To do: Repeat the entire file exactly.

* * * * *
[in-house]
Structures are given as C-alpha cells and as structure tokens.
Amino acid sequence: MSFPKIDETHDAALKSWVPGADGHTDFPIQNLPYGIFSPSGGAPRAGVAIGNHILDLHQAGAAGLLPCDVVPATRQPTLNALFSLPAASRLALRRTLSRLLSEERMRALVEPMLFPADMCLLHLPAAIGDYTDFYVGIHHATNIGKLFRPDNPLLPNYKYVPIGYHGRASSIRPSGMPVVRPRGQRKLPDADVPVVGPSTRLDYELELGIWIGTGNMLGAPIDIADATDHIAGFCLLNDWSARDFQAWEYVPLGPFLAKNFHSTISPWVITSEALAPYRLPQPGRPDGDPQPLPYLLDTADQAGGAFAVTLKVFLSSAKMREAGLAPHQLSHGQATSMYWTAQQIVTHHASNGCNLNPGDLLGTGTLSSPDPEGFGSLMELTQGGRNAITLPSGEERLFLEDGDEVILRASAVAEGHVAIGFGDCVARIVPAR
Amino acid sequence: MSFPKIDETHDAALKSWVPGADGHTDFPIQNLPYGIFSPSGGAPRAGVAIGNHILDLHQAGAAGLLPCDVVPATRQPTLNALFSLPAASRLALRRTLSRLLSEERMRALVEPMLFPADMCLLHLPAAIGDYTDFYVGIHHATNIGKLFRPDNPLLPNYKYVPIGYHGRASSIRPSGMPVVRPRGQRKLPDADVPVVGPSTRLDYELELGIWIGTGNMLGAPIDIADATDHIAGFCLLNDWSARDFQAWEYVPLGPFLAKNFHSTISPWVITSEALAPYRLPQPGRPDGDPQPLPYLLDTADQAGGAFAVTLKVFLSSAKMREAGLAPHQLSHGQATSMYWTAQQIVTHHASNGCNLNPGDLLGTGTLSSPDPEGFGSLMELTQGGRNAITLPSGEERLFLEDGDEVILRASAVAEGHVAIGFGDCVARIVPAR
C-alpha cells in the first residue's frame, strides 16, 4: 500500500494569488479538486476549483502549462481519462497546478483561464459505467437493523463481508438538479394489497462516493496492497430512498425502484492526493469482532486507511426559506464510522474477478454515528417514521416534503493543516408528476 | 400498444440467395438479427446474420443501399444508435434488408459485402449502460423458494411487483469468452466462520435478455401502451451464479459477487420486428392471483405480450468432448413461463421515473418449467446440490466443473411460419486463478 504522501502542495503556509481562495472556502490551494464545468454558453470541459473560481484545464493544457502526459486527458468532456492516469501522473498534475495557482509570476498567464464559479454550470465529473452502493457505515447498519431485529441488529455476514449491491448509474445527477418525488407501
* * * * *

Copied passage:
[in-house]
Structures are given as C-alpha cells and as structure tokens.
Amino acid sequence: MSFPKIDETHDAALKSWVPGADGHTDFPIQNLPYGIFSPSGGAPRAGVAIGNHILDLHQAGAAGLLPCDVVPATRQPTLNALFSLPAASRLALRRTLSRLLSEERMRALVEPMLFPADMCLLHLPAAIGDYTDFYVGIHHATNIGKLFRPDNPLLPNYKYVPIGYHGRASSIRPSGMPVVRPRGQRKLPDADVPVVGPSTRLDYELELGIWIGTGNMLGAPIDIADATDHIAGFCLLNDWSARDFQAWEYVPLGPFLAKNFHSTISPWVITSEALAPYRLPQPGRPDGDPQPLPYLLDTADQAGGAFAVTLKVFLSSAKMREAGLAPHQLSHGQATSMYWTAQQIVTHHASNGCNLNPGDLLGTGTLSSPDPEGFGSLMELTQGGRNAITLPSGEERLFLEDGDEVILRASAVAEGHVAIGFGDCVARIVPAR
Amino acid sequence: MSFPKIDETHDAALKSWVPGADGHTDFPIQNLPYGIFSPSGGAPRAGVAIGNHILDLHQAGAAGLLPCDVVPATRQPTLNALFSLPAASRLALRRTLSRLLSEERMRALVEPMLFPADMCLLHLPAAIGDYTDFYVGIHHATNIGKLFRPDNPLLPNYKYVPIGYHGRASSIRPSGMPVVRPRGQRKLPDADVPVVGPSTRLDYELELGIWIGTGNMLGAPIDIADATDHIAGFCLLNDWSARDFQAWEYVPLGPFLAKNFHSTISPWVITSEALAPYRLPQPGRPDGDPQPLPYLLDTADQAGGAFAVTLKVFLSSAKMREAGLAPHQLSHGQATSMYWTAQQIVTHHASNGCNLNPGDLLGTGTLSSPDPEGFGSLMELTQGGRNAITLPSGEERLFLEDGDEVILRASAVAEGHVAIGFGDCVARIVPAR
C-alpha cells in the first residue's frame, strides 16, 4: 500500500494569488479538486476549483502549462481519462497546478483561464459505467437493523463481508438538479394489497462516493496492497430512498425502484492526493469482532486507511426559506464510522474477478454515528417514521416534503493543516408528476 | 400498444440467395438479427446474420443501399444508435434488408459485402449502460423458494411487483469468452466462520435478455401502451451464479459477487420486428392471483405480450468432448413461463421515473418449467446440490466443473411460419486463478 504522501502542495503556509481562495472556502490551494464545468454558453470541459473560481484545464493544457502526459486527458468532456492516469501522473498534475495557482509570476498567464464559479454550470465529473452502493457505515447498519431485529441488529455476514449491491448509474445527477418525488407501